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COVID-19

Preston Manning stepping away from National Citizen’s Inquiry to focus on the Alberta Public Health review

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From the National Citizen’s Inquiry

The National Citizen’s Inquiry (NCI) – a citizen-led inquiry into Canada’s response to COVID-19 – is finalizing plans to hold hearings across the country. With two of five commissioners now in place, the inquiry has booked its first two events – in Atlantic Canada and Central Canada.

Across the country, we are seeing more and more clear signals that Canadians are not only ready to ask the hard questions about how our governments reacted to this pandemic, but also require the answers.

Nation-wide concern

Another Liberal minister has said the quiet part out loud. Former Finance Minister Bill Morneau joined his one-time colleagues Joel Lightbound, Nathaniel Erskine-Smith, Marcus Powlowski, John McKay and Yves Robillard in expressing dismay that the Trudeau Liberals used vaccine mandates as a political wedge issue, an approach that “stigmatizes and divides people” as Lightbound put it.

In fact, after two years of vaccine distribution, the state broadcaster this week also published one of its first articles chronicling widespread vaccine injuries. The article acknowledged that those suffering from adverse effects also deal with “silence” and “stigma” as a result of the overly politicized tone set by Ottawa.

In Ontario, 164 former health care workers rallied to let the public know that, while the provincial health care system buckles under immense pressure and nurses are shipped in from other parts of Canada, there are hundreds of workers that were terminated because of vaccination mandates – and to the surprise of most – they are still not permitted to resume their careers.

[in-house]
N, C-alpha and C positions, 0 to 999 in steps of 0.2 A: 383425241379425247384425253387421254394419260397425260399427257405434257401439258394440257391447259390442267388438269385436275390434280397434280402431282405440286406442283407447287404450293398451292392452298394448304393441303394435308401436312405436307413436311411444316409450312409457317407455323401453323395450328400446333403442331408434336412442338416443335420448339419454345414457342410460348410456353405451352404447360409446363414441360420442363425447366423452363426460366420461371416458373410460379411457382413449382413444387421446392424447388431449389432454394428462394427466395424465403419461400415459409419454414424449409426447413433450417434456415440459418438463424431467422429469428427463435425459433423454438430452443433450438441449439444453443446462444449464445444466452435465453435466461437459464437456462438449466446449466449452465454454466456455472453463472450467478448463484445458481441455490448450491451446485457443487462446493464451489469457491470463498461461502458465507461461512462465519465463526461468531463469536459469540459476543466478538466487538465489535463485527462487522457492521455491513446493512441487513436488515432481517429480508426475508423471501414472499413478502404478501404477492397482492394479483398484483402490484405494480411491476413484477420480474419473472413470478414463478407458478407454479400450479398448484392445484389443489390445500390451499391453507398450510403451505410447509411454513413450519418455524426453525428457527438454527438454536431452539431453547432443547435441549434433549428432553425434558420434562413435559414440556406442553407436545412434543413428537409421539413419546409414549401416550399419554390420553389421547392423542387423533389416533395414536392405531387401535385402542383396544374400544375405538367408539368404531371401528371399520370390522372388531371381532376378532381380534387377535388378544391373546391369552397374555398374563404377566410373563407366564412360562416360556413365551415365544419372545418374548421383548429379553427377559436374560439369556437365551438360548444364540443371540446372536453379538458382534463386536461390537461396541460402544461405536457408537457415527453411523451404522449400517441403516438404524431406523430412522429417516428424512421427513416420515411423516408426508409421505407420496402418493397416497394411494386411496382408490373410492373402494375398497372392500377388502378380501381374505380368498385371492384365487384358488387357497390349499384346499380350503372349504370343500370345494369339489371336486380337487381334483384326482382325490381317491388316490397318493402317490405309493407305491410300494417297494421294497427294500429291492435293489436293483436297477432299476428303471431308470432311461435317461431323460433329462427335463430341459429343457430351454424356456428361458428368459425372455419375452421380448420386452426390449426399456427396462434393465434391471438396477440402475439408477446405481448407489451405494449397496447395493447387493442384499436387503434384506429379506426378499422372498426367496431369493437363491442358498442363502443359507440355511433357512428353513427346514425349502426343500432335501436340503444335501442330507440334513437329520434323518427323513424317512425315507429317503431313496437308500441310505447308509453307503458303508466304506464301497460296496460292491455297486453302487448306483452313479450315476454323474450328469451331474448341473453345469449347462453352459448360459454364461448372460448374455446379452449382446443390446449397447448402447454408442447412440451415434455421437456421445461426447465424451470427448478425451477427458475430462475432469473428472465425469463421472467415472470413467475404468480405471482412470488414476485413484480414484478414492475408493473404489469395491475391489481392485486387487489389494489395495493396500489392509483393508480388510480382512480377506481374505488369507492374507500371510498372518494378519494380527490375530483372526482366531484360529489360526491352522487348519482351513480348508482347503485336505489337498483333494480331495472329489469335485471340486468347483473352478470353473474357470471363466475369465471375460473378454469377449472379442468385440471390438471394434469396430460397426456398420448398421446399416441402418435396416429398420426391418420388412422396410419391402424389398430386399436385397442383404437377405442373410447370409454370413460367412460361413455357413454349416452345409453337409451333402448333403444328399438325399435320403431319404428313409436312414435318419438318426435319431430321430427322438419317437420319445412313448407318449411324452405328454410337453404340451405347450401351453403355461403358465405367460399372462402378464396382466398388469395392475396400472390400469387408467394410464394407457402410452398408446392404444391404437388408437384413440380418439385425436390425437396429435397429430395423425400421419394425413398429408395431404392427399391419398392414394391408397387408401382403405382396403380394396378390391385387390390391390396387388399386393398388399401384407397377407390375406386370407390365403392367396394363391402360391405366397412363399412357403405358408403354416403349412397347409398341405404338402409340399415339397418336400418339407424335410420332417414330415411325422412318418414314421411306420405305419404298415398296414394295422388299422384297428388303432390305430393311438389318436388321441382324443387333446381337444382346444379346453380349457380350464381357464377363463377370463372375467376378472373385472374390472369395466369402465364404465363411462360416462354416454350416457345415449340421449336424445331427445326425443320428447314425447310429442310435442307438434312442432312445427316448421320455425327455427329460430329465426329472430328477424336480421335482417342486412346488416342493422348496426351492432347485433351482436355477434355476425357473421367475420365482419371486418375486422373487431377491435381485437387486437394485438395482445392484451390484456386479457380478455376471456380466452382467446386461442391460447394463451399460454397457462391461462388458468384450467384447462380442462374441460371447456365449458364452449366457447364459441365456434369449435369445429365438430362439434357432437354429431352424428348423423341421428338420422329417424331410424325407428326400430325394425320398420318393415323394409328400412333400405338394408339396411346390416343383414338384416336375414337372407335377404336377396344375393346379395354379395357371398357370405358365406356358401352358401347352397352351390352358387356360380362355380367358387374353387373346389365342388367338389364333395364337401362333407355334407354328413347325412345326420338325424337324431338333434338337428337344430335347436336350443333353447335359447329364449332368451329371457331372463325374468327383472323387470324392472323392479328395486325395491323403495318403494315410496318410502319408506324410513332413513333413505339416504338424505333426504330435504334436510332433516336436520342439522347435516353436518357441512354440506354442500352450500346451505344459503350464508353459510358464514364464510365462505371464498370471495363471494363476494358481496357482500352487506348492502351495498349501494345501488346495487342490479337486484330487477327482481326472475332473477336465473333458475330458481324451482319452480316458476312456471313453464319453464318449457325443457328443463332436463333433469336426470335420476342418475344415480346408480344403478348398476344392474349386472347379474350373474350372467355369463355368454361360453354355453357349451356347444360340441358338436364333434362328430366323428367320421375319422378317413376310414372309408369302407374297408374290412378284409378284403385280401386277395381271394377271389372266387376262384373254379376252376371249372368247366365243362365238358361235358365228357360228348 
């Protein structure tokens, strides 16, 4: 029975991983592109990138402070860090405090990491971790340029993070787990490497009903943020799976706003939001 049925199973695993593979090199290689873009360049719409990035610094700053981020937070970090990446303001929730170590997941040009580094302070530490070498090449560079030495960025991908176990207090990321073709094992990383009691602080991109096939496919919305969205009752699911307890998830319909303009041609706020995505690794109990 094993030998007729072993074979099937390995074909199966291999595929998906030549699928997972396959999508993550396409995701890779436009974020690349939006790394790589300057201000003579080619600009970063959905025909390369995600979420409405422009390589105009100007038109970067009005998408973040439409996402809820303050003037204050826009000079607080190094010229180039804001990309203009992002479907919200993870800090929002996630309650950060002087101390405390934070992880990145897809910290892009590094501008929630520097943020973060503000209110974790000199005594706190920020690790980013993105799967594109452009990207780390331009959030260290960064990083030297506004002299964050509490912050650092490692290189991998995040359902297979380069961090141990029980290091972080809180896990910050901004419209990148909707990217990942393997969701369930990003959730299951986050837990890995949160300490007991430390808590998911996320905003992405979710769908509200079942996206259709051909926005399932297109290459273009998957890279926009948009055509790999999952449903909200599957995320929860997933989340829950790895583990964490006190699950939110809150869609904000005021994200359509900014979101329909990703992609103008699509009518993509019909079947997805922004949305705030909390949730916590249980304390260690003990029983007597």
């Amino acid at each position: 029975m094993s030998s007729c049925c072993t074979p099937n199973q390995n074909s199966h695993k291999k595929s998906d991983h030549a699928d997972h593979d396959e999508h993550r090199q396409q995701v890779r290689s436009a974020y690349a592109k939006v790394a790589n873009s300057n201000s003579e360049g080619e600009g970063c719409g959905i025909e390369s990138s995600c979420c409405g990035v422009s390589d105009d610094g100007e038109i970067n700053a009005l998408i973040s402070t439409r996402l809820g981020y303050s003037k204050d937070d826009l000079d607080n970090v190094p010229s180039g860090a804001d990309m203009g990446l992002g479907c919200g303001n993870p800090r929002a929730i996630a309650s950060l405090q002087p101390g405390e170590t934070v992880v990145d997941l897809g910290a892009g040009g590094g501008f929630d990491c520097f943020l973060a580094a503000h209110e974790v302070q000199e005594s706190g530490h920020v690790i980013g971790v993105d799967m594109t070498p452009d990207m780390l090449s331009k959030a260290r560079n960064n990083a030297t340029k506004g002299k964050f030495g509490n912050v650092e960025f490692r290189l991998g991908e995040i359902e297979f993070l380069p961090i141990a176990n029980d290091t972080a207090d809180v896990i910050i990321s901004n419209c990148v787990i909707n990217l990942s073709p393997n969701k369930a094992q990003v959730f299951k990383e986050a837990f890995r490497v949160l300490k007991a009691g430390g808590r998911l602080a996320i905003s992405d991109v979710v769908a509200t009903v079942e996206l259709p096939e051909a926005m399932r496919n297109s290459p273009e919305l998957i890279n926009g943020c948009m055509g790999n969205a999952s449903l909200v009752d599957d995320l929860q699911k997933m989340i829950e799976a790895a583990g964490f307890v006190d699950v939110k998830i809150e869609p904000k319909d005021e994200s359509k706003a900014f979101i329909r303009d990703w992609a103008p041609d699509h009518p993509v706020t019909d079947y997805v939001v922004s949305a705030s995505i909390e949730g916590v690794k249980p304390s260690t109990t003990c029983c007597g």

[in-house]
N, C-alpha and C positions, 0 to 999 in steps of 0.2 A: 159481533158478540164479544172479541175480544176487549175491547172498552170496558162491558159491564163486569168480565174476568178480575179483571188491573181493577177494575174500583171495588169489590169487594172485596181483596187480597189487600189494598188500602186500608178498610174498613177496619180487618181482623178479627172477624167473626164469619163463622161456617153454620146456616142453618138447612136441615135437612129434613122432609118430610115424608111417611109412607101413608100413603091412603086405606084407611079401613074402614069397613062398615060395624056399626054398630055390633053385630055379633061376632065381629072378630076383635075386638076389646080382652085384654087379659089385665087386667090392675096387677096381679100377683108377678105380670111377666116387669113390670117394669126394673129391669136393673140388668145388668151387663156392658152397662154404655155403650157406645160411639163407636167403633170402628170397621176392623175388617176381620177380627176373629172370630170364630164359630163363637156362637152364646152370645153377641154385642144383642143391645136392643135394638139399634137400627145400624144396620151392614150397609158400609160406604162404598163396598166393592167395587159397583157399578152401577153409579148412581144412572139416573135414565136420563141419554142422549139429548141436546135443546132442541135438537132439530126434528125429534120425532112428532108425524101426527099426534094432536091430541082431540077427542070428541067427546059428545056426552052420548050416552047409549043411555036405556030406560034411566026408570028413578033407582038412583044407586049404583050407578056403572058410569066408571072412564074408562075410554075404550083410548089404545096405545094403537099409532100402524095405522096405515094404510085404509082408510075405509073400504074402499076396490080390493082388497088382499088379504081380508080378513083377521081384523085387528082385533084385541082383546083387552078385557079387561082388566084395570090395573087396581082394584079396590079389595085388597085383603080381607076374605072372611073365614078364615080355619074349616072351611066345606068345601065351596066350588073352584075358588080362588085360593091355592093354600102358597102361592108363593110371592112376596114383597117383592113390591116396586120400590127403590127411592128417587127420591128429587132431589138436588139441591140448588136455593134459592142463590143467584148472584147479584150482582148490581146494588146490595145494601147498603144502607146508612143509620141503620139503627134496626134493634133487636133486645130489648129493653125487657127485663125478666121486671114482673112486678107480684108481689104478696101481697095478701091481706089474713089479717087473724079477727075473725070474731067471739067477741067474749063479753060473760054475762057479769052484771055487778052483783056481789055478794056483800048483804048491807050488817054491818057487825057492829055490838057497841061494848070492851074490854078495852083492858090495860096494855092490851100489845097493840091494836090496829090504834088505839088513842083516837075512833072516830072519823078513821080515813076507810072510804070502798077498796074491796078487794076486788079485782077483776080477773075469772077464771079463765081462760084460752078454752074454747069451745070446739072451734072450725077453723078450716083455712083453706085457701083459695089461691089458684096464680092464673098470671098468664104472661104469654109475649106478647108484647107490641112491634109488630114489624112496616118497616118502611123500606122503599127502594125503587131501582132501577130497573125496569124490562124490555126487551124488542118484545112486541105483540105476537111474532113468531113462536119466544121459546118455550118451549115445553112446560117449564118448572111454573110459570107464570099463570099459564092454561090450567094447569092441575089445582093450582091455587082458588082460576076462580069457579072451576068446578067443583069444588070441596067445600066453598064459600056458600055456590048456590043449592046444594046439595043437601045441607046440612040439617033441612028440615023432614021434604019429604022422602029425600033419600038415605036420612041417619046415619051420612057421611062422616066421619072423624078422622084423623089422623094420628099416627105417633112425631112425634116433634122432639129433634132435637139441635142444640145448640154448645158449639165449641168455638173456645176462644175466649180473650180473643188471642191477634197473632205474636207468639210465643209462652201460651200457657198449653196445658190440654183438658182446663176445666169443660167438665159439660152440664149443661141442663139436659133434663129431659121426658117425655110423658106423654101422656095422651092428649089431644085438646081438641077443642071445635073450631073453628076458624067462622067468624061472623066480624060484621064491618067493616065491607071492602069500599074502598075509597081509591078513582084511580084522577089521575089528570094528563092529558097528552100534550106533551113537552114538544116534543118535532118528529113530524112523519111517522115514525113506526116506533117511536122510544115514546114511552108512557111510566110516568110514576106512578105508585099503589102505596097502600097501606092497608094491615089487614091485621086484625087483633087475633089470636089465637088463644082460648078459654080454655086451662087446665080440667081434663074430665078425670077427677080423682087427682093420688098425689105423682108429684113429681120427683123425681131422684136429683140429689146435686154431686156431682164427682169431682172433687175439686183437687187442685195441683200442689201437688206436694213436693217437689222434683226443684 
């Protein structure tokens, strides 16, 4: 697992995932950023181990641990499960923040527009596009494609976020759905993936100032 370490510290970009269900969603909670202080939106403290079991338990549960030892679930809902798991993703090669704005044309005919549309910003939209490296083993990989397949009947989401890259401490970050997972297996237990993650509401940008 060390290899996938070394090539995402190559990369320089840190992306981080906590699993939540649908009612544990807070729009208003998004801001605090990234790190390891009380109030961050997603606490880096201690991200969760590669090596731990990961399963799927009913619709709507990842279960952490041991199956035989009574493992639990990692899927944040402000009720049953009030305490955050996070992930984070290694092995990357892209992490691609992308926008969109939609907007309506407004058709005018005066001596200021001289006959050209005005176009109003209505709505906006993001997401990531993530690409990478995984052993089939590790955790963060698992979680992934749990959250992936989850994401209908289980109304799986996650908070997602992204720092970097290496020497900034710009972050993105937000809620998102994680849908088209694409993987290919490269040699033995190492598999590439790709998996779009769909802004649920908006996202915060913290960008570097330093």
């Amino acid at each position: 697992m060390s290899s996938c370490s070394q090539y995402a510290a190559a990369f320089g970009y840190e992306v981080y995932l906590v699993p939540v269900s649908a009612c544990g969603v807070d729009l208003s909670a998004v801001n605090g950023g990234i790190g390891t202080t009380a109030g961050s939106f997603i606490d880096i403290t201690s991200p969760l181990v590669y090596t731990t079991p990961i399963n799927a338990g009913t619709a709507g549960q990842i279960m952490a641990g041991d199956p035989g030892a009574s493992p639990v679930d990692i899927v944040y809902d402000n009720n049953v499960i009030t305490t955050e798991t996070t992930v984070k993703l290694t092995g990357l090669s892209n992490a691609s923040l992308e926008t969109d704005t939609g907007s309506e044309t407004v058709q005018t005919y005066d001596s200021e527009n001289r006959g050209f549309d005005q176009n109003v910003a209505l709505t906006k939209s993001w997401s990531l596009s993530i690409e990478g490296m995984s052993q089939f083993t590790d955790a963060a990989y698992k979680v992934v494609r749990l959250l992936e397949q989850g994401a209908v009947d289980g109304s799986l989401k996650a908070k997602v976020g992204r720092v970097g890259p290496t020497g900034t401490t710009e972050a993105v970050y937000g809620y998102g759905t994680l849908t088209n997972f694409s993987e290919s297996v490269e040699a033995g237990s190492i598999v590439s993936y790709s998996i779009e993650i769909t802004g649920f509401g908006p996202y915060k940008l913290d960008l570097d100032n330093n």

In Alberta, Premier Danielle Smith has commissioned a Public Health Emergencies Governance Review Panel which will “review the legislation that guided Alberta’s response to COVID-19 and recommend changes to improve the handling of future public health emergencies for Albertans.”

NCI Spokesperson

On that note, Preston Manning will be stepping away from his role as spokesperson for the NCI to chair the Alberta review. The NCI welcomes this positive initiative by Premier Smith and believes the people of Alberta will be well-served by the appointment of Mr. Manning as Chair. Taking over for Manning is acclaimed investigative journalist Trish Wood. Wood worked for 10 years on CBC’s Emmy Award-winning Fifth Estate before exposing the heartbreaking stories of Iraq War veterans in What Was Asked of Us and later pioneering the modern renaissance of true-crime storytelling. This experience has allowed her to hone the kind of unapologetic critical thinking and investigative skills that she will bring to bear in this role.

Hearing Details

Plans for the Inquiry’s in-person hearings – supplemented by virtual participation – are now being finalized. The first hearings will be in Atlantic Canada e.g. Truro/Nova Scotia, March 16,17,18 and Montreal/Quebec, 22, 23, and 24 of March.

Additionally, the Inquiry has appointed its first two commissioners. They are Bernard Massie and Ken Drysdale.

Invitations will soon be sent to government officials at all levels across the country. These individuals will be invited to provide their perspectives and reflect on the decisions that were made.

Invitations are also extended to experts in the areas of economics; health care; mental and physical wellbeing; constitutional expertise; learning; and any other area significantly affected by pandemic response at any level. The Inquiry is also welcoming non-experts with personal stories that will help illuminate any unarticulated and overlooked shortcomings in the government responses. As demonstrated in the article reference above, there are many Canadians who feel silenced and stigmatized.